At last, the Federal Reserve has ended the Quantitative Easing program. This may have serious implications for fixed income investments and interest rates. Many investors believe that the Fed will increase short term interest rates in 2015 and because of that reason they no longer find fixed-income investments attractive.
The rates may or may not increase, but investors have to remain fully committed to the market. They also have to ensure that they don’t have too much interest rate risk or credit risk in their investment portfolio.
Short-term bond funds are an attractive investment option in uncertain investment climates, such as the one we are headed into. When you invest in high quality bond funds that have limited interest rate risk and credit risk, but you will like still enjoy attractive yields. As bond volatility correlates with maturity length, short term bonds are also less volatile.
Irrespective of the prevailing investing climate, at least a small portion of your assets have to be allocated to liquid investments that have reduced volatility. This will allow you to meet unexpected expenses in the event you need to sell something quickly. If you are trapped in an illiquid investment and a cash emergency arises, you may find yourself in a pickle.
Short term bond funds yield decent returns; however, they aren’t created equal. Some assume more risk than others. As it is not clear when the Fed will lift interest rates and what impact the increase will have on your portfolio as a whole, it is wise to review your bond fund portfolio to make sure that you fully understand the risks involved.
Short term bonds can produce attractive returns by investing in high quality bond funds diversified by industry, issuer and geography. While some bonds have lower interest rates and credit risk, others with floating rates can benefit if interest rates rise. Floaters manage the interest rate risk while at the same time offer a better yield. The investor has to be selective about yield curve positioning and duration. By rotating sectors and buying bonds selectively, an investor can gain greater returns.
One way of diversifying your credit risk is to invest in well-diversified corporate bond holdings. Even if the bonds are of high quality, an investor should not allocate more than 0.5% of their portfolio to one name. It is still possible to get high returns without having to dip into poor quality bonds. Bonds that offer a mix of high credit quality and attractive yields are the best.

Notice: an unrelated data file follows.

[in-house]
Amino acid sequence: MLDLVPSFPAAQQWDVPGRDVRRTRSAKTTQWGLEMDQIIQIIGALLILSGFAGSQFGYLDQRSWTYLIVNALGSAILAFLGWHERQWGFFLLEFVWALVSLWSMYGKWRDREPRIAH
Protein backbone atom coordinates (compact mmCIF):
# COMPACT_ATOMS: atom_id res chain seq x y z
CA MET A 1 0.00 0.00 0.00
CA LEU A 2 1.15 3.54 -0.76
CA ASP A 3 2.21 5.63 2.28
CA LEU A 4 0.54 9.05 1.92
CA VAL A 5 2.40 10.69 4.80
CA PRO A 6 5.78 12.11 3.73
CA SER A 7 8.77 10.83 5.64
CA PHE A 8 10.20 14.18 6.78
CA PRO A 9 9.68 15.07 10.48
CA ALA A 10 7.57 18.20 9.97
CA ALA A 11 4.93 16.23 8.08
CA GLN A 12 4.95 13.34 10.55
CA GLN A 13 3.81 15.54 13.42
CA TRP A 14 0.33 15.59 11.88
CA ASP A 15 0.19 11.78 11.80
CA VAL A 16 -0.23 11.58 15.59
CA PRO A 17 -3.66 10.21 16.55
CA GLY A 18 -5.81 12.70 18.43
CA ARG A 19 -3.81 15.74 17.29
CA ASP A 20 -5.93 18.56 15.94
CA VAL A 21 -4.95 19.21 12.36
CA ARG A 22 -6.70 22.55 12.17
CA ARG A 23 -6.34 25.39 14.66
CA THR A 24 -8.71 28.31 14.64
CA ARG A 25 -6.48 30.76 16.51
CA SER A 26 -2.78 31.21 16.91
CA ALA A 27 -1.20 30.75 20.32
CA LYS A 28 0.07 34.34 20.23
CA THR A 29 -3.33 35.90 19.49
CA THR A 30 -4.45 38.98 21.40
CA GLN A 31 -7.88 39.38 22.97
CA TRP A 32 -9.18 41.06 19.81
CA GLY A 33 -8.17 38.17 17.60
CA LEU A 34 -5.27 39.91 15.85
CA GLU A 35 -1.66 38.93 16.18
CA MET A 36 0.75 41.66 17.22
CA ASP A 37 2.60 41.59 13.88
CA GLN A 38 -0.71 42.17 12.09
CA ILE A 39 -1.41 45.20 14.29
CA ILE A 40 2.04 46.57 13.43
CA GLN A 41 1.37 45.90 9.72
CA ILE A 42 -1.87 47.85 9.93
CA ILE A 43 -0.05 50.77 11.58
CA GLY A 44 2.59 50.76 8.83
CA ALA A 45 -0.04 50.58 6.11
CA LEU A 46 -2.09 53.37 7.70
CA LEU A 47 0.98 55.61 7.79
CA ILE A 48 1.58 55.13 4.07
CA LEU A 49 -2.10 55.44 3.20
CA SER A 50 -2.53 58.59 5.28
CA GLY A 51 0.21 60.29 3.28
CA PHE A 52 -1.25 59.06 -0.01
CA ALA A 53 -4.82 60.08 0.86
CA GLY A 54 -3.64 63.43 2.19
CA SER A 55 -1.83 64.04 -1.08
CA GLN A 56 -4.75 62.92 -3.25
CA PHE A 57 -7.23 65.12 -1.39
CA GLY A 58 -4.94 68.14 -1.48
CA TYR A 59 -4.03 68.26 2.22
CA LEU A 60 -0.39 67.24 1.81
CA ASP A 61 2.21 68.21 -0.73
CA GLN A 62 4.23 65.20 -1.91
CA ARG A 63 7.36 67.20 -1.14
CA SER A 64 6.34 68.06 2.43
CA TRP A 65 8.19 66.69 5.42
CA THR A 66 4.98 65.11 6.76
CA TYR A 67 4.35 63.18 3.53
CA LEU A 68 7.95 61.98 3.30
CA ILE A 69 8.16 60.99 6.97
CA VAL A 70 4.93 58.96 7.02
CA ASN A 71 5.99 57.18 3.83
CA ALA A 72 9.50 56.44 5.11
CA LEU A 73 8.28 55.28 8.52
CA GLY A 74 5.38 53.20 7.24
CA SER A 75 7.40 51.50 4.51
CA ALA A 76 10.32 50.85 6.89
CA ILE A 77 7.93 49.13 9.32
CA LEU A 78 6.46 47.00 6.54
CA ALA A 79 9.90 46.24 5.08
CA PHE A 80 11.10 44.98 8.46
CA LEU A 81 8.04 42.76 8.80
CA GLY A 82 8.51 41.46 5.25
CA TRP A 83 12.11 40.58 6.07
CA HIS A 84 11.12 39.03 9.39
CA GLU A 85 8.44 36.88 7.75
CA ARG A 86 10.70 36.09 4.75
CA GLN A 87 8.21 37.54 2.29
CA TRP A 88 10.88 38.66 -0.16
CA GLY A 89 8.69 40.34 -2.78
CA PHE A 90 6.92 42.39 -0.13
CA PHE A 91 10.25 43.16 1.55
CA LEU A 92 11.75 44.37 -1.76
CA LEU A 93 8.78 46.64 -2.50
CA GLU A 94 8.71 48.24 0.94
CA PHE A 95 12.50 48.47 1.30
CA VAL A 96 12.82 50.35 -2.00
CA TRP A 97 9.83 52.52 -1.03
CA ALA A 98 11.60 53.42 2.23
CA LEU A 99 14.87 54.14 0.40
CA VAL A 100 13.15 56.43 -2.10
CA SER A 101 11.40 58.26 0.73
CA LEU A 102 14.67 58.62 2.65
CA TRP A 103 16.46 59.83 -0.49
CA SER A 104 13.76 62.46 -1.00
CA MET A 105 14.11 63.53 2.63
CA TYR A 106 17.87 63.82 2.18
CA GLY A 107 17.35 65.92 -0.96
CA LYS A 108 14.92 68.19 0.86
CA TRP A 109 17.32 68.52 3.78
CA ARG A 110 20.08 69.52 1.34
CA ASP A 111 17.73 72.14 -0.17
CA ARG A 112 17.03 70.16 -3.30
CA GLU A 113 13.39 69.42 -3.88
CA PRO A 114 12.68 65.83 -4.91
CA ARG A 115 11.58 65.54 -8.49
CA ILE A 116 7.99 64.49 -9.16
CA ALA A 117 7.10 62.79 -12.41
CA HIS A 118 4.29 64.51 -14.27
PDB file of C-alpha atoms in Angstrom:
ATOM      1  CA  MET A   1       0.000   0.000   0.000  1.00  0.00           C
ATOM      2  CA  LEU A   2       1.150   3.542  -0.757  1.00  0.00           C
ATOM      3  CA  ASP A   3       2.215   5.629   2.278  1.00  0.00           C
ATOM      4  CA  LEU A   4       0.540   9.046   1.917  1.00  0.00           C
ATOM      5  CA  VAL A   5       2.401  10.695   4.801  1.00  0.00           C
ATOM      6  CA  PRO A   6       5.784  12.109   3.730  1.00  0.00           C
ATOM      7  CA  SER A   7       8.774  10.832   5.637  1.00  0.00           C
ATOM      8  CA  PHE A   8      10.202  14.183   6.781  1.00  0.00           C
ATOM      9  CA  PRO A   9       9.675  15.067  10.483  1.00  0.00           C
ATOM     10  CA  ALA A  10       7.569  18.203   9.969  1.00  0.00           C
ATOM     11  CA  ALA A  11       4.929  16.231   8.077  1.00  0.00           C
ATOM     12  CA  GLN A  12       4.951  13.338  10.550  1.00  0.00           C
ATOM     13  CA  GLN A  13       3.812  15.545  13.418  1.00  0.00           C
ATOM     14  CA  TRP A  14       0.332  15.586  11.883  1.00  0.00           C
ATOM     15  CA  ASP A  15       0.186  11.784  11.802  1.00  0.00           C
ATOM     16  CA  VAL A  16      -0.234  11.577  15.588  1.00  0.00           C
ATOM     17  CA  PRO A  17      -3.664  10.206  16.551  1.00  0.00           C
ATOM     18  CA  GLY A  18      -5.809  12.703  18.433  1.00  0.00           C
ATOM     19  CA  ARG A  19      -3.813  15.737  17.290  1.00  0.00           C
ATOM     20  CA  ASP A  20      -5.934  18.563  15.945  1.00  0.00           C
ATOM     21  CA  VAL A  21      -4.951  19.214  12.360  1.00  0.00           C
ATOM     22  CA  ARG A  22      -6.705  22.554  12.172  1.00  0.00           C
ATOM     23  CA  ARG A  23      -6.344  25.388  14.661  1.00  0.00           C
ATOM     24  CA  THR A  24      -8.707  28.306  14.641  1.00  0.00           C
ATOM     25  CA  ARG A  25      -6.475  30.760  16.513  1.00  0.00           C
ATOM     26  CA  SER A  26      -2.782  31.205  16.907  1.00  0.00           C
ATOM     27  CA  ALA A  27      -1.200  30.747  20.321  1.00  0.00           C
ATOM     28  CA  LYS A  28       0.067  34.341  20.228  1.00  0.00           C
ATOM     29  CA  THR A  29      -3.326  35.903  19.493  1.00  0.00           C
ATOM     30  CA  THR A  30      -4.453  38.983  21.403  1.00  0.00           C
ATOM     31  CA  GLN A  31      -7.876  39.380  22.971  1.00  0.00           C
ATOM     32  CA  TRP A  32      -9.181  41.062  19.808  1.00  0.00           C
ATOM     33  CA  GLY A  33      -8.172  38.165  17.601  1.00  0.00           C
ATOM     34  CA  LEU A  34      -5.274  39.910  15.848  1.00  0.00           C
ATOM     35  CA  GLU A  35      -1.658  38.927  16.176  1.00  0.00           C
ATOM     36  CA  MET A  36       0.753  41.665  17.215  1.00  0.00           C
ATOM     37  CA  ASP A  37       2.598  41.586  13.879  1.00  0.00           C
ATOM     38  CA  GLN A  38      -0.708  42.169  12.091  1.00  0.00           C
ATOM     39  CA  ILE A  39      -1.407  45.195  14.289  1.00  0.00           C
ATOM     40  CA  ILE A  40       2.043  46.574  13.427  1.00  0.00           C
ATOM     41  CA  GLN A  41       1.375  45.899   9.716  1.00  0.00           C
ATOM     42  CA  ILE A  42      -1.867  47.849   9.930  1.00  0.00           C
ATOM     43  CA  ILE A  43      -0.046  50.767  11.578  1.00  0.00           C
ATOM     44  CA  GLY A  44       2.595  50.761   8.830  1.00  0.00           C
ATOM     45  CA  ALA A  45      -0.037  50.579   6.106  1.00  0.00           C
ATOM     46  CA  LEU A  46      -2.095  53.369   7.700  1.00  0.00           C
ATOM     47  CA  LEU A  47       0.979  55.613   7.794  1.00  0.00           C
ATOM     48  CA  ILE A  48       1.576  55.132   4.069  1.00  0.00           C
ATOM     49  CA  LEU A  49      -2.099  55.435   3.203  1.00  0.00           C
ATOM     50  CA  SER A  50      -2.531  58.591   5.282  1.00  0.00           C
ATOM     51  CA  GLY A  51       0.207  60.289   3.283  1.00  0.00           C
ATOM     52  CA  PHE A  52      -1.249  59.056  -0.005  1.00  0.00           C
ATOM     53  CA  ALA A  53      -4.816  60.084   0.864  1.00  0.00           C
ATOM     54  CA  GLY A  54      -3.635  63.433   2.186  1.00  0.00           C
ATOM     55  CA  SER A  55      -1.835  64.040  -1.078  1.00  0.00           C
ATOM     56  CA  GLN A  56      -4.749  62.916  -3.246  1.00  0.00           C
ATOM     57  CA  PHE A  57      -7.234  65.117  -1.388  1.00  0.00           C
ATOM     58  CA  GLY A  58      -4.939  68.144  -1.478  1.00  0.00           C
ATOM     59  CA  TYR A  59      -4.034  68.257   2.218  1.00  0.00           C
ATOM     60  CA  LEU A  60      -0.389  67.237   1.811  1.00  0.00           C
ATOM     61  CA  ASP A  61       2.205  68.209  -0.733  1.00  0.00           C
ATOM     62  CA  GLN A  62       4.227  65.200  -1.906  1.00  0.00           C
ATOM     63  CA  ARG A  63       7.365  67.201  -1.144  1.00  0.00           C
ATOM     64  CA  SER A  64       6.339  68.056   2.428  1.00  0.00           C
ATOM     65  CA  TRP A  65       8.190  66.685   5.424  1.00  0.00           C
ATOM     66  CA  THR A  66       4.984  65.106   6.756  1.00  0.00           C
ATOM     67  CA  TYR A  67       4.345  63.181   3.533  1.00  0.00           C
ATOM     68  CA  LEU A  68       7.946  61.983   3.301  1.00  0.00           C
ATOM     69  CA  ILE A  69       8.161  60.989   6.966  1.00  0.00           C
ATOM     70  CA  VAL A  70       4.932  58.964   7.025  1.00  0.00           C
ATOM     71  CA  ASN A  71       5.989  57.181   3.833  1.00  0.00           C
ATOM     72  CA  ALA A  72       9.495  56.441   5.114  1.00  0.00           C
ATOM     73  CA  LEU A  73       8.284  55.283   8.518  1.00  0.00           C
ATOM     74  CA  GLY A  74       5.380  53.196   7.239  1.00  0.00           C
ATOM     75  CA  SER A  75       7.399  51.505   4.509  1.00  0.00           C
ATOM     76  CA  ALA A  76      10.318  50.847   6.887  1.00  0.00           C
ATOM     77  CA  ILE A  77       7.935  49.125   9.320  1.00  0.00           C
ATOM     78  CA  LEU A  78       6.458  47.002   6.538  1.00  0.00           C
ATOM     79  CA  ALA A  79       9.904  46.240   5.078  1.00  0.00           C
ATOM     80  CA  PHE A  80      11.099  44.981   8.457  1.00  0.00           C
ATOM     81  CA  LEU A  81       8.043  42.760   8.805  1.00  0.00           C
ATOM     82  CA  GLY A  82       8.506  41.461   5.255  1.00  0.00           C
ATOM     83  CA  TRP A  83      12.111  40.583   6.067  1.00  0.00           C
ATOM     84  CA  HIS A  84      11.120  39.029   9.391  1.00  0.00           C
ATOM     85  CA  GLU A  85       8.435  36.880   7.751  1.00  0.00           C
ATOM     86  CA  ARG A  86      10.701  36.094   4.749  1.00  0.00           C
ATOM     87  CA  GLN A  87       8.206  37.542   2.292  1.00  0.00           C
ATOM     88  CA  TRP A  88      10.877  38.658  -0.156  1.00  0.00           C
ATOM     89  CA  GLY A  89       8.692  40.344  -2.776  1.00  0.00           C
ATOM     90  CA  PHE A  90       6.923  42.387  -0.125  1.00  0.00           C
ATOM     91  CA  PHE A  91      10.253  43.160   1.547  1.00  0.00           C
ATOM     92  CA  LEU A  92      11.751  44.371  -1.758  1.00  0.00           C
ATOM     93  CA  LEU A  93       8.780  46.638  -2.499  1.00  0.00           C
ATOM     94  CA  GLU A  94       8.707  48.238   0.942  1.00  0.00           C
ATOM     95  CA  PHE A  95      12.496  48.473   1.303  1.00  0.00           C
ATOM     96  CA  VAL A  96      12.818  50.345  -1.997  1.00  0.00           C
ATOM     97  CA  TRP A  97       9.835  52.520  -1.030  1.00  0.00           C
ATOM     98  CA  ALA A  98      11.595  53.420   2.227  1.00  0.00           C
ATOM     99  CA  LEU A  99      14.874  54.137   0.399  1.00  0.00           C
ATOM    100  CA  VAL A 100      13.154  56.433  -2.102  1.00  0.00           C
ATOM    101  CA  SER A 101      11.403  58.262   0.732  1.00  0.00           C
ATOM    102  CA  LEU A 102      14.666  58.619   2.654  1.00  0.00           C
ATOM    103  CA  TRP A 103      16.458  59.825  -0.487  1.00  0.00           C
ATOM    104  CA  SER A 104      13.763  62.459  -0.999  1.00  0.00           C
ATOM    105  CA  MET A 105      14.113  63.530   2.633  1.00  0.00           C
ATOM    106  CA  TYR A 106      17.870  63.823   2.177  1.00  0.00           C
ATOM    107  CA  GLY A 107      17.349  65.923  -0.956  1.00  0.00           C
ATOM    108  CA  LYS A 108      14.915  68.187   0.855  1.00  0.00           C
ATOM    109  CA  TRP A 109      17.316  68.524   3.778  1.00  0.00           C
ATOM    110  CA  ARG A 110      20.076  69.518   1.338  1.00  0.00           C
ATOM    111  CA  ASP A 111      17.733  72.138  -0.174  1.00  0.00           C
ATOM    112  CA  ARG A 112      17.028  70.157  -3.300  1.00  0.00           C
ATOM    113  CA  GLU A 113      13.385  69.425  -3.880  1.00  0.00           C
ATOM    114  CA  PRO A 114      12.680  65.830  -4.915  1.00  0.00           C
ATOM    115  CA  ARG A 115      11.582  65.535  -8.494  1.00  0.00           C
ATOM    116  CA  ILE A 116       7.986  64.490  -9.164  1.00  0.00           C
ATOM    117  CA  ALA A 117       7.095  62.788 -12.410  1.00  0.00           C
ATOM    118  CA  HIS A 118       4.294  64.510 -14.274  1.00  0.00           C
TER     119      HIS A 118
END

There’s also taxes to think about. While some fixed-income strategies are taxable, others belong to tax-exempt categories. Investors who belong to higher income tax groups should consider investing in short-term municipal bonds. These funds offer significant tax benefits. Munis are often tax exempt at the federal level, and some are also exempt at the state level.
Uncertainty is the biggest nightmare of all investors; however, it also provides an opportunity to examine your portfolio. Now is the right time to analyze your short term bonds to understand their risks and to ensure that they will provide the kind of income, security and liquidity you need to meet your financial goals.
About Lawrence Meyers – Larry is regarded as one of the nation’s experts on alternative consumer finance. He consults for hedge funds and private equity via his Council Member status at Gerson Lehman Group, and as a member of Coleman Research Group’s Executive Forum. He also consults for Credit Access Businesses and Credit Services Organizations in Texas. His Op-Eds and Letters to the Editor have appeared in over two dozen major newspapers. He also brokers financing, strategic investments, and distressed asset purchases between private equity firms and businesses of all stripes. You can reach him at [email protected]